Notes from Leher

Are we becoming a symbol of virtual oppression?

By February 13, 2021No Comments

By: Aayush Anandan

On 6th of February, the virtual lockdown of Kashmir finally came to an end as the 4G internet services were finally restored in the region. The return of 4G internet in the region came at a time when the internet was shut down in parts of Delhi to isolate the farmers. In a democratic land, the suspension of internet services has recently become a symbol of oppression. 

The Indian government has suspended internet access more than any other democratic country in the world and the recent trends clearly portray a pattern that shutdowns have moved from the borders of India to mainland and metro cities.The region of Kashmir has by far the most internet shutdowns but Delhi, Maharashtra, Madhya Pradesh, Bihar and Rajasthan have experienced such incidents. 

The government officials have repeatedly maintained that the shutdowns were merely a method to prevent the spread of misinformation and control the law and order situation of that specific area. It can help destabilize a gathering as there will not be another way of communicating with the people but in any scenario, such a drastic step feels draconian and comes at a cost. 

According to the top10vpn report, internet shutdowns cost the government approximately $2.7 billion in 2020. Considering that the shutdowns accumulated were equivalent to 8,365 hours, internet shutdowns cost India Rs 2 crore per hour.

Credits:, Internet Shutdowns in 2012 and 2019

The story of Kashmir is a tragic one. The beautiful region was punished with a virtual lockdown since August of 2019 and only gained heavily restricted connectivity from March 4th of 2020. It took the government another eleven months to grant them full access even though our Supreme Court declared that such indefinite shutdowns are against the constitution.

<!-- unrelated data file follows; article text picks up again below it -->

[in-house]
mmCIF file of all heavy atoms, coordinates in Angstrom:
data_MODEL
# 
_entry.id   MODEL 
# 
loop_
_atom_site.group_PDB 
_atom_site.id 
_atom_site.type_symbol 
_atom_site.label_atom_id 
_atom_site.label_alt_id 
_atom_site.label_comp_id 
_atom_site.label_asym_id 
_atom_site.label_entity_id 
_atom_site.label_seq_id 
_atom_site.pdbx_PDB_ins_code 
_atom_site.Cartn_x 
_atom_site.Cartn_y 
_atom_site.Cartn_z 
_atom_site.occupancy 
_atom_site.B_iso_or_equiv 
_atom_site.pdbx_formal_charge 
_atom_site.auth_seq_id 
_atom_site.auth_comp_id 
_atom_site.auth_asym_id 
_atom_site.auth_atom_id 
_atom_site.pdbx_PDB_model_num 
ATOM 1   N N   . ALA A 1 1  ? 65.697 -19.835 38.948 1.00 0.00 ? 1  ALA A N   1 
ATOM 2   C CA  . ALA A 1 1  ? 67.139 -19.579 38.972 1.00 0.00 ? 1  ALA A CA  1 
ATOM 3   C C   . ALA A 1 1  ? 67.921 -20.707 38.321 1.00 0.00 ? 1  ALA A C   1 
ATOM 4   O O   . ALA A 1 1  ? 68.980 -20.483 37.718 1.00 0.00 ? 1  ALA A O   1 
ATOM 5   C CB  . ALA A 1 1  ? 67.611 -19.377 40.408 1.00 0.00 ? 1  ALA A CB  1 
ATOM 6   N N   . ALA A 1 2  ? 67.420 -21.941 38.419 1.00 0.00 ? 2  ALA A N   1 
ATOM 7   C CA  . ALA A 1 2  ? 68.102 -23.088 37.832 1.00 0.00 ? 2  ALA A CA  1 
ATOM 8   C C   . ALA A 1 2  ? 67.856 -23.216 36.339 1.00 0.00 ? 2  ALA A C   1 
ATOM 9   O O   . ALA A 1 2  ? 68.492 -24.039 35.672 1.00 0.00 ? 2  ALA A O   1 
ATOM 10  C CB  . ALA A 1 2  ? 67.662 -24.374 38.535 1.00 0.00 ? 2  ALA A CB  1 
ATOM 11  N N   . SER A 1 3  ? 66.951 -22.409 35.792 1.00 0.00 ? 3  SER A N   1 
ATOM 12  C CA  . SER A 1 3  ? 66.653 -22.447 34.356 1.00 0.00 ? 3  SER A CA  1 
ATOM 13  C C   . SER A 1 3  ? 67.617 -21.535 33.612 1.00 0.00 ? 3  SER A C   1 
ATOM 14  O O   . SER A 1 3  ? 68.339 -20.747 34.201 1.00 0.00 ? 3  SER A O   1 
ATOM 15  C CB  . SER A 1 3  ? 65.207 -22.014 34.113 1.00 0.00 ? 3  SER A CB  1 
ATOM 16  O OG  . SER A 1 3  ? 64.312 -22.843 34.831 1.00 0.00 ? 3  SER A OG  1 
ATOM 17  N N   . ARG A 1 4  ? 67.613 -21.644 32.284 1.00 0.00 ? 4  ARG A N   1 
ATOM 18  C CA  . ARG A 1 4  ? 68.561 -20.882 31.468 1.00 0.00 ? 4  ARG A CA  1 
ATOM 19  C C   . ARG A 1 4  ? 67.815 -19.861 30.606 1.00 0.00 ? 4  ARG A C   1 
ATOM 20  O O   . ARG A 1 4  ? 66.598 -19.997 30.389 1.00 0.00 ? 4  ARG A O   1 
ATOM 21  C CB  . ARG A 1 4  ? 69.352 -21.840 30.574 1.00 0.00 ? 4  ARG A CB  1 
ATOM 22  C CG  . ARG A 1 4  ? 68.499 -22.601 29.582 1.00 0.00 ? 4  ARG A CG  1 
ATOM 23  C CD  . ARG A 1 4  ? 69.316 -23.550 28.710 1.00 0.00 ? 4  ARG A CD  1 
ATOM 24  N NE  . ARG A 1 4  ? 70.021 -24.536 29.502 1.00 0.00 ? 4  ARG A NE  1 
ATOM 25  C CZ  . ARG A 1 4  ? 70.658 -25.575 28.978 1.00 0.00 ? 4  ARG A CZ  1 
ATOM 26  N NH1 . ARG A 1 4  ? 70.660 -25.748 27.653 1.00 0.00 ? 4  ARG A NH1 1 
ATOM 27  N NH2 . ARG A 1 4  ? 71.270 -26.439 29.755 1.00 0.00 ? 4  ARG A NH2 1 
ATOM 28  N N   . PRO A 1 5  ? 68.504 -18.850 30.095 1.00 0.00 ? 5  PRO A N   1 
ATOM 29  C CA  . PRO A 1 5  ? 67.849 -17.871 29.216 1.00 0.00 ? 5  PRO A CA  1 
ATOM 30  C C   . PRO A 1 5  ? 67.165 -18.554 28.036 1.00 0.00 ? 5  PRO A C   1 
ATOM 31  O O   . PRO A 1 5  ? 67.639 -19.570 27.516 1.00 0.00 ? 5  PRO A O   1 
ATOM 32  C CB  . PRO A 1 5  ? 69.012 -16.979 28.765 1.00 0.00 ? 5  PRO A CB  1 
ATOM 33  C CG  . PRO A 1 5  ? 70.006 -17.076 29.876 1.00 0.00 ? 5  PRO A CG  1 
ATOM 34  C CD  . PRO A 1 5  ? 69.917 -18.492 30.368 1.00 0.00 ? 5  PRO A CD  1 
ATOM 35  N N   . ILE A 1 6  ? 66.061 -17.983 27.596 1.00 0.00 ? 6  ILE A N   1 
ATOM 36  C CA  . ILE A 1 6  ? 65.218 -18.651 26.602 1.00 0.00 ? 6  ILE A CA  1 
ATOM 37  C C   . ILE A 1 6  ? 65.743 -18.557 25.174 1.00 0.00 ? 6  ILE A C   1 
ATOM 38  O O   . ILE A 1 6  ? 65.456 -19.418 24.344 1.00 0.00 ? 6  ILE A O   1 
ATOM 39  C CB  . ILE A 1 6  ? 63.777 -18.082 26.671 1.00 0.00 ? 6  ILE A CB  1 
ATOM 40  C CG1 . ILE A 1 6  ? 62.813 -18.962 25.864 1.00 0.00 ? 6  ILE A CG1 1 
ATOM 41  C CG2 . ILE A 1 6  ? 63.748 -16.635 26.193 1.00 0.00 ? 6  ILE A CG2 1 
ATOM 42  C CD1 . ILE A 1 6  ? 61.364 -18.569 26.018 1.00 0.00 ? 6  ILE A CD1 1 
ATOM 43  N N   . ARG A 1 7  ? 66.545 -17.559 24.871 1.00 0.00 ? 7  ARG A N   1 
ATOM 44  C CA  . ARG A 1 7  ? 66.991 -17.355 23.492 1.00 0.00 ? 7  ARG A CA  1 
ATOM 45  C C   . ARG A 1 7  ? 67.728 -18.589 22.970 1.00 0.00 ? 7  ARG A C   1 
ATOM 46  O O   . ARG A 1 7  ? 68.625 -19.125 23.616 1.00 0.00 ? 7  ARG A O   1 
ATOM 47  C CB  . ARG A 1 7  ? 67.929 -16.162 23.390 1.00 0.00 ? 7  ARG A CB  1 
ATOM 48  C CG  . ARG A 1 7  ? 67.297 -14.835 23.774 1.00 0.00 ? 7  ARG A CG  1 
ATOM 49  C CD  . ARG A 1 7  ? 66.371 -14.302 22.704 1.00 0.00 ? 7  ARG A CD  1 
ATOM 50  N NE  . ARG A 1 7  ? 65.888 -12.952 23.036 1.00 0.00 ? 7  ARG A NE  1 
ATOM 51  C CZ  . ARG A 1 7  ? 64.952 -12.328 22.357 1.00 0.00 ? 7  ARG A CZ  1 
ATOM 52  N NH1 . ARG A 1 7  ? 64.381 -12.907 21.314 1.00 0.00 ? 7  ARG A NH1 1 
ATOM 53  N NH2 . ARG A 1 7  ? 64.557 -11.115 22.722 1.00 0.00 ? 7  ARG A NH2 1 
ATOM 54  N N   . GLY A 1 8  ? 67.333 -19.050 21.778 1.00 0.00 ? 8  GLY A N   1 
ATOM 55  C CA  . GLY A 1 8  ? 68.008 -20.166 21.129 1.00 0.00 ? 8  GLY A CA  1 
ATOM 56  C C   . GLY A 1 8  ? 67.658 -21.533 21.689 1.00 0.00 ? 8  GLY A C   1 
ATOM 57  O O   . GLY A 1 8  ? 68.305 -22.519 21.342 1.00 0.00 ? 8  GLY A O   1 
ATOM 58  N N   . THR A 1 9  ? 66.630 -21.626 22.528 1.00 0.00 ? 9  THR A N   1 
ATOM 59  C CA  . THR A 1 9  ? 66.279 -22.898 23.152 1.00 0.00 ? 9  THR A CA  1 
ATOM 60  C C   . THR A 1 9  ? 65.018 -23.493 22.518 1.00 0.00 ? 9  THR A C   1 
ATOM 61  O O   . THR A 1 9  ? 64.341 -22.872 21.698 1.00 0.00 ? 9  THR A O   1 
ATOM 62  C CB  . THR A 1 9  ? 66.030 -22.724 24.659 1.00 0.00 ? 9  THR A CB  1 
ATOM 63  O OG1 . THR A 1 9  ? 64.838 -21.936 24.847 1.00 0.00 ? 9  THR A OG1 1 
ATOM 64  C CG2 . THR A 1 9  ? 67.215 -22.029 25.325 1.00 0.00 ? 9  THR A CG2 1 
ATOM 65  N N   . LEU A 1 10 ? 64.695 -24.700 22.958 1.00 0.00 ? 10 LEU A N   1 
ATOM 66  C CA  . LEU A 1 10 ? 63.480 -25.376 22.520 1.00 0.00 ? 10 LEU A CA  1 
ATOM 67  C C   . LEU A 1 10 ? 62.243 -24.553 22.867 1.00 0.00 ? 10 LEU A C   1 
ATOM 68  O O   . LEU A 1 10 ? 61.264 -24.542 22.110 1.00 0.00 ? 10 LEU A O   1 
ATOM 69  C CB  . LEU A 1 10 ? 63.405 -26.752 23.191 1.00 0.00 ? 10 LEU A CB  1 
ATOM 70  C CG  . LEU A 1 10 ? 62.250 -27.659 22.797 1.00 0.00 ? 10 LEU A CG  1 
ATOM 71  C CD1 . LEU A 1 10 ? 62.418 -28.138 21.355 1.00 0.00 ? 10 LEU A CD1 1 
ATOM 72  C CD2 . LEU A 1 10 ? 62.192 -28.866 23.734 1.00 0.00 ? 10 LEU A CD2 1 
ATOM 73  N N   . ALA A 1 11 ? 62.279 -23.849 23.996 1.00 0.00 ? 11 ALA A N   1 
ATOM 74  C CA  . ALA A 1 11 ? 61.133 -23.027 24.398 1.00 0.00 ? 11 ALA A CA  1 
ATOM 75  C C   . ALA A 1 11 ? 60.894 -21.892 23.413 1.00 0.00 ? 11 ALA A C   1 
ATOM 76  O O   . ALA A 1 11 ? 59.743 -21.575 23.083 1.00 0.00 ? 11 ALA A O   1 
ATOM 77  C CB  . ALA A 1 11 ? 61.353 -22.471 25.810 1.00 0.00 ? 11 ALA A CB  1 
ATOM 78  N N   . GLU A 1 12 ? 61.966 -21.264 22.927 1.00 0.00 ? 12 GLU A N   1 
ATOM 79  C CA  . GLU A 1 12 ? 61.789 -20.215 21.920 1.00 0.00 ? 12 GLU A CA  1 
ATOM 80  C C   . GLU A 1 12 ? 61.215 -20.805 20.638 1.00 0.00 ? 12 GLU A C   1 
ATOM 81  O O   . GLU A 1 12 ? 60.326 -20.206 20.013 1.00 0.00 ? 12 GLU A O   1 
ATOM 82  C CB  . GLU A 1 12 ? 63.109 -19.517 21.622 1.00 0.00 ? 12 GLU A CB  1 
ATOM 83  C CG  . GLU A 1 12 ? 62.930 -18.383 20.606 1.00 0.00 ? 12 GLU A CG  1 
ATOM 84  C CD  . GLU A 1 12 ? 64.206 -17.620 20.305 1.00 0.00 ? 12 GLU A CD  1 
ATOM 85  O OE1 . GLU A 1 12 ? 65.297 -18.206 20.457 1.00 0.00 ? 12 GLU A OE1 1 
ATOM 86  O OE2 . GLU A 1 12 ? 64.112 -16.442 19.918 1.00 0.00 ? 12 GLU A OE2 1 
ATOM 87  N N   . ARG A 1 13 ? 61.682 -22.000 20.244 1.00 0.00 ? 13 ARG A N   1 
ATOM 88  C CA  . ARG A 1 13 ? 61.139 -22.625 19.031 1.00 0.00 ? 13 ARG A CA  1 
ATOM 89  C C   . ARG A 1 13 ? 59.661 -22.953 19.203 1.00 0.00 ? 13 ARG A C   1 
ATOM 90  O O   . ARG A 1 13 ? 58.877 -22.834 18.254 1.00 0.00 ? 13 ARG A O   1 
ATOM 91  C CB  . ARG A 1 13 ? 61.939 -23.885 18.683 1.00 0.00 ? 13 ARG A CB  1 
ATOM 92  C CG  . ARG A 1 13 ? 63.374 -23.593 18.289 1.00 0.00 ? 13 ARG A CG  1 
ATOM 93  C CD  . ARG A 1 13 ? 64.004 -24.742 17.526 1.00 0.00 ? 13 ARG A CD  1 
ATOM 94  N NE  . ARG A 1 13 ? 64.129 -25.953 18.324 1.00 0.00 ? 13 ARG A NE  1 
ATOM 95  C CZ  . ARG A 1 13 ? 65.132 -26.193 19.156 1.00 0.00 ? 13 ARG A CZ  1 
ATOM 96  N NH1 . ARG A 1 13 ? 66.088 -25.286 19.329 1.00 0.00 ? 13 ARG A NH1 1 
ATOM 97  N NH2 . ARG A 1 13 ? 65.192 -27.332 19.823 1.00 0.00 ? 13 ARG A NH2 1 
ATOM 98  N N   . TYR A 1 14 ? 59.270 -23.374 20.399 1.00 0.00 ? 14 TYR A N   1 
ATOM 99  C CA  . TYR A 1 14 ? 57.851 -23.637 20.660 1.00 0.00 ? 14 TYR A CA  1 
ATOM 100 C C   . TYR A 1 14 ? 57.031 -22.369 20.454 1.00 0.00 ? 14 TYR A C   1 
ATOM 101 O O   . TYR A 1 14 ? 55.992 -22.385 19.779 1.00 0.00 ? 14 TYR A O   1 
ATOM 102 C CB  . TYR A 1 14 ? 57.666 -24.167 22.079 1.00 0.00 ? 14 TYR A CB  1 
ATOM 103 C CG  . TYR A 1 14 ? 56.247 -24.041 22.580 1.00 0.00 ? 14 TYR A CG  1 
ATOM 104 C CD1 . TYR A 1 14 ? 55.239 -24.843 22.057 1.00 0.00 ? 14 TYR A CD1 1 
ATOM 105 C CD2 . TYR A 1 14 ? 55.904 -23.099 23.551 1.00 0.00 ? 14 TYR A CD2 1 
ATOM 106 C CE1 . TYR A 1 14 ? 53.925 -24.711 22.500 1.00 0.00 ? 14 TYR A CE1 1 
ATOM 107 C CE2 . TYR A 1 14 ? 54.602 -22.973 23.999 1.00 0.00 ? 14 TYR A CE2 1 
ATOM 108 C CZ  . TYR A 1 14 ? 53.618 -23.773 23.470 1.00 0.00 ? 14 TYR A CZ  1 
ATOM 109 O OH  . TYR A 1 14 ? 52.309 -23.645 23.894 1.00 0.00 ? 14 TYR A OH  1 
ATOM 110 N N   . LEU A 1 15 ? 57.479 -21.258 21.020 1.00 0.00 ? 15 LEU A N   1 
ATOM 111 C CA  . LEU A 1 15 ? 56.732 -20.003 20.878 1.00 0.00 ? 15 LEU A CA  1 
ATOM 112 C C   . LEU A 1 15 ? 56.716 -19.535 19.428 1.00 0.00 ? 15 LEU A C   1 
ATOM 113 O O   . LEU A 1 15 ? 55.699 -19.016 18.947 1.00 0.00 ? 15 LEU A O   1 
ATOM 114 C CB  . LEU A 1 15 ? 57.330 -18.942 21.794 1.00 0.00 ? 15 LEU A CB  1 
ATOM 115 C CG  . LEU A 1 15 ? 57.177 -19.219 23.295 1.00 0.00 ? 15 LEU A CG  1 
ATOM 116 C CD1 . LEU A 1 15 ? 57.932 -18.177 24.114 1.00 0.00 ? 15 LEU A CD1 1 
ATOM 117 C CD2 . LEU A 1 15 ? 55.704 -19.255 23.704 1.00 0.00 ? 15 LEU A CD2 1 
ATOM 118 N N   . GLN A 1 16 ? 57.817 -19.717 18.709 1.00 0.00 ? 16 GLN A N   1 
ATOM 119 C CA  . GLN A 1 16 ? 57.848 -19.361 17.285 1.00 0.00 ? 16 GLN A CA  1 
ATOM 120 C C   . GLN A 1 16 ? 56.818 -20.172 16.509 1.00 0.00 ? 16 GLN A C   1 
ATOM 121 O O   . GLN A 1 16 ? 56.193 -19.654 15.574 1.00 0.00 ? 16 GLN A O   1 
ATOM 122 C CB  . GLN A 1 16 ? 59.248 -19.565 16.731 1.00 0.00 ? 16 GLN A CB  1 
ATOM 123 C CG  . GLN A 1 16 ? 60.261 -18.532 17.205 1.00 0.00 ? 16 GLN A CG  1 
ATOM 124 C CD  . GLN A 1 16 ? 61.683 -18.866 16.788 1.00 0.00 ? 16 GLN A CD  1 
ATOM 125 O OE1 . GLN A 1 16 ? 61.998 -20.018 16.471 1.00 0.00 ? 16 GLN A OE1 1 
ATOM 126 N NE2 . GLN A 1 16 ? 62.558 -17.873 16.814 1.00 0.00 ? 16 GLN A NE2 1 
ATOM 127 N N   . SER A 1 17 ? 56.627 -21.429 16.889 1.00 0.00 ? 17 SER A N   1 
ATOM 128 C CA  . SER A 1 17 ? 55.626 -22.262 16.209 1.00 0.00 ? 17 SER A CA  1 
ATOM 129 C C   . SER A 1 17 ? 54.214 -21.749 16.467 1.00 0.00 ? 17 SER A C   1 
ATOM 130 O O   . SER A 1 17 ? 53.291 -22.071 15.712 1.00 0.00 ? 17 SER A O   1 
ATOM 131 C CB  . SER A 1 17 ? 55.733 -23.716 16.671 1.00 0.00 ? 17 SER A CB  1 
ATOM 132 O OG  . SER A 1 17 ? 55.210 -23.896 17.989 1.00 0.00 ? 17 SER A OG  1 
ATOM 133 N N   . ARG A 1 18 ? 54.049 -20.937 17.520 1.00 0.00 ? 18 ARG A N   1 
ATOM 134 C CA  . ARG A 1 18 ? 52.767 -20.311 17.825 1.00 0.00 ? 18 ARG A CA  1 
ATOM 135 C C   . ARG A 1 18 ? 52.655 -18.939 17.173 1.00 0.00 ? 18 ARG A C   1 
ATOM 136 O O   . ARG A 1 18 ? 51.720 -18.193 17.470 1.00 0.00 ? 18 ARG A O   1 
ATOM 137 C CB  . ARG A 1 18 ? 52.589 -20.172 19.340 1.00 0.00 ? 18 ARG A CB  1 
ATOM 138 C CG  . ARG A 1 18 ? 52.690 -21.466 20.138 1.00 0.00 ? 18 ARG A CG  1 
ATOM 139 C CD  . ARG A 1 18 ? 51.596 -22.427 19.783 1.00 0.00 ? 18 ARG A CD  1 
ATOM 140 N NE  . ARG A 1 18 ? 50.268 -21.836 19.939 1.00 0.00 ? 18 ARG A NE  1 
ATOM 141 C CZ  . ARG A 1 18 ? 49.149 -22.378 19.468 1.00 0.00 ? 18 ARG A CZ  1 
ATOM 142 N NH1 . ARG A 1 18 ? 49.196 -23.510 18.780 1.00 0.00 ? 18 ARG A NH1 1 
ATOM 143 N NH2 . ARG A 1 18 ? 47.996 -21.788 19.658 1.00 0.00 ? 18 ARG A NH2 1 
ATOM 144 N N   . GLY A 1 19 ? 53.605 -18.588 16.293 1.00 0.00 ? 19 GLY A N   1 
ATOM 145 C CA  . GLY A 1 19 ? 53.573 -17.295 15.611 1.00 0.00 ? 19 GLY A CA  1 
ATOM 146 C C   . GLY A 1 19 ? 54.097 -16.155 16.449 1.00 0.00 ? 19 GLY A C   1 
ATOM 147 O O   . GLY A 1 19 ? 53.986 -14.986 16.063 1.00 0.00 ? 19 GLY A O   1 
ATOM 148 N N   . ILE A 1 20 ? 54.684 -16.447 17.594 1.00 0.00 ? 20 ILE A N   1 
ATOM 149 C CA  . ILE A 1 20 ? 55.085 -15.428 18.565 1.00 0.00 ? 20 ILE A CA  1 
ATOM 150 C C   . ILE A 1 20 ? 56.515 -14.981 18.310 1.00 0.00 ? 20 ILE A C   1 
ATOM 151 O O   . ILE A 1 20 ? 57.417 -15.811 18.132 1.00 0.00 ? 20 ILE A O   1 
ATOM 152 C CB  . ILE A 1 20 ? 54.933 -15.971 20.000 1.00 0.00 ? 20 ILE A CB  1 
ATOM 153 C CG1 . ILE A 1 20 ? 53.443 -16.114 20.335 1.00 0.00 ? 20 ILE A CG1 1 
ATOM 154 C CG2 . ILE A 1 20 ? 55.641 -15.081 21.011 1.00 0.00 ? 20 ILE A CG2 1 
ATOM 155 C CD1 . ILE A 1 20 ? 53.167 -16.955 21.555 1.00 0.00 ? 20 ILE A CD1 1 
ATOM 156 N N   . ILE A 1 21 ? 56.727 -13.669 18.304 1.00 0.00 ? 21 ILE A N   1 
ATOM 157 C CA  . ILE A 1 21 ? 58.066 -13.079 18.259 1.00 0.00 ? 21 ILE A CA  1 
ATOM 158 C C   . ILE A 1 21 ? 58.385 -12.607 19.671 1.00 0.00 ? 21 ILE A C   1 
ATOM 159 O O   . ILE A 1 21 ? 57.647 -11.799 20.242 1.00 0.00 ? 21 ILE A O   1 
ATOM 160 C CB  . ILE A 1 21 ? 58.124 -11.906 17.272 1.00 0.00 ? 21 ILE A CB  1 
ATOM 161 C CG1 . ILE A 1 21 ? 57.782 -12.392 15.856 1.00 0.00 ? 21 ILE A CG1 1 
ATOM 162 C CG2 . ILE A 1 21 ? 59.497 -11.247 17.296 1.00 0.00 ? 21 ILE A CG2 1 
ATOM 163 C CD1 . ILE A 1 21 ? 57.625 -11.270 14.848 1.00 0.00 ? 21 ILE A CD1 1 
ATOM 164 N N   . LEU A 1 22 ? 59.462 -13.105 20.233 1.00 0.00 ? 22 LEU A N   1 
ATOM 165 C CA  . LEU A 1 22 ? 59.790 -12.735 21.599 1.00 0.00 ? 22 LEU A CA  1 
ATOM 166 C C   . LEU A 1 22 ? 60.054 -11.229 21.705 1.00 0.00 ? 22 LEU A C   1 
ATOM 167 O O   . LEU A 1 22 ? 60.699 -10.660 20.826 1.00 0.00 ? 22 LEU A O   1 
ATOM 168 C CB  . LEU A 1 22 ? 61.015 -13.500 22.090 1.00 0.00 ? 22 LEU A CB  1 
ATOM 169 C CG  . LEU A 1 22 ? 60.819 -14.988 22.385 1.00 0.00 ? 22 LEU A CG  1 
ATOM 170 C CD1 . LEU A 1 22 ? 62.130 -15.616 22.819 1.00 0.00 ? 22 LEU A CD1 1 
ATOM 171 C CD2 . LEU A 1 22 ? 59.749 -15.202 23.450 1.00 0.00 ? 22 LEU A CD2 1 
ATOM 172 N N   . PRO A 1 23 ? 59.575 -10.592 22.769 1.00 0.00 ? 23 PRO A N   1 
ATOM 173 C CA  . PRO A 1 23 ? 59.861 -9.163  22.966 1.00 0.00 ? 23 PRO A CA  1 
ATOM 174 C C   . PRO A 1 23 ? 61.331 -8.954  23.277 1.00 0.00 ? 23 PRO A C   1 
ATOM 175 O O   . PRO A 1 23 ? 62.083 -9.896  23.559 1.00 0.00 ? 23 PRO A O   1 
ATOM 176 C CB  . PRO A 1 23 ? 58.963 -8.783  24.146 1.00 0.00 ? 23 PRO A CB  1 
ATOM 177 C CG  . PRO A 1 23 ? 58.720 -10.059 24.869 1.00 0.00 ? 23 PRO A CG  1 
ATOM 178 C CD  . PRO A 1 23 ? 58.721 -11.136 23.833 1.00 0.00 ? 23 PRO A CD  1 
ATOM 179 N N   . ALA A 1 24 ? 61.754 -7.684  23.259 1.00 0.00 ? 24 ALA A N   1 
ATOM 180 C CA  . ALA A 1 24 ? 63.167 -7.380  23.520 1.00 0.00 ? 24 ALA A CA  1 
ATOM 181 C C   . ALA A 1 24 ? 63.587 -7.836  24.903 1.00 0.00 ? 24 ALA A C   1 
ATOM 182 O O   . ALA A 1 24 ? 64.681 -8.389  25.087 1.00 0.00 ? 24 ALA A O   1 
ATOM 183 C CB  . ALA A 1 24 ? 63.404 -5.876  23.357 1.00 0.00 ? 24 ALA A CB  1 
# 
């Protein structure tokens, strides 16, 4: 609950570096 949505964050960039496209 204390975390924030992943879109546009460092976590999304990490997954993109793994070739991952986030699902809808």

It is worrying that the population was collectively punished at a time when they could not leave homes and education or work were preferably done remotely from home. This prolonged decision has already affected the present and future of a large portion of people.  

Such internet shutdowns heavily affect other citizens of the region as many cannot access basic 

necessities such as medical, educational and financial services and they have their daily life under the mercy of the government officials. 

In instances where the government cannot shut down the internet, they have pressurised social media companies to block accounts on their behalf. Even though twitter is known for its biased behaviour, they were surprisingly stubborn against the Modi government and refused to shut down accounts stating that they won’t contribute in snatching the fundamental rights from the citizens that this very government was elected to represent. 

According to the website Internet Shutdowns, Eight shutdowns have already occurred so far in India in 2021. Usually, there’s no information from the government about a possible suspension or when the shutdown will end. Sometimes they last a few hours or in Kashmir’s case, it could stretch to 18 months.  

India shut down the internet 121 times in 2019. The country that was placed second in the list was an authoritarian regime of Venezuela, where the government shut down the internet 12 times last year. The disparity is unpleasant and one can only hope that we see a downward trend in the coming years. 

credits: Mint

In today’s modern world, people cannot function without the use of the internet and this practice of ‘punishment for all’ must end. 

Longer internet blackouts than this have occurred only in countries like China and Myanmar, not democracies like India.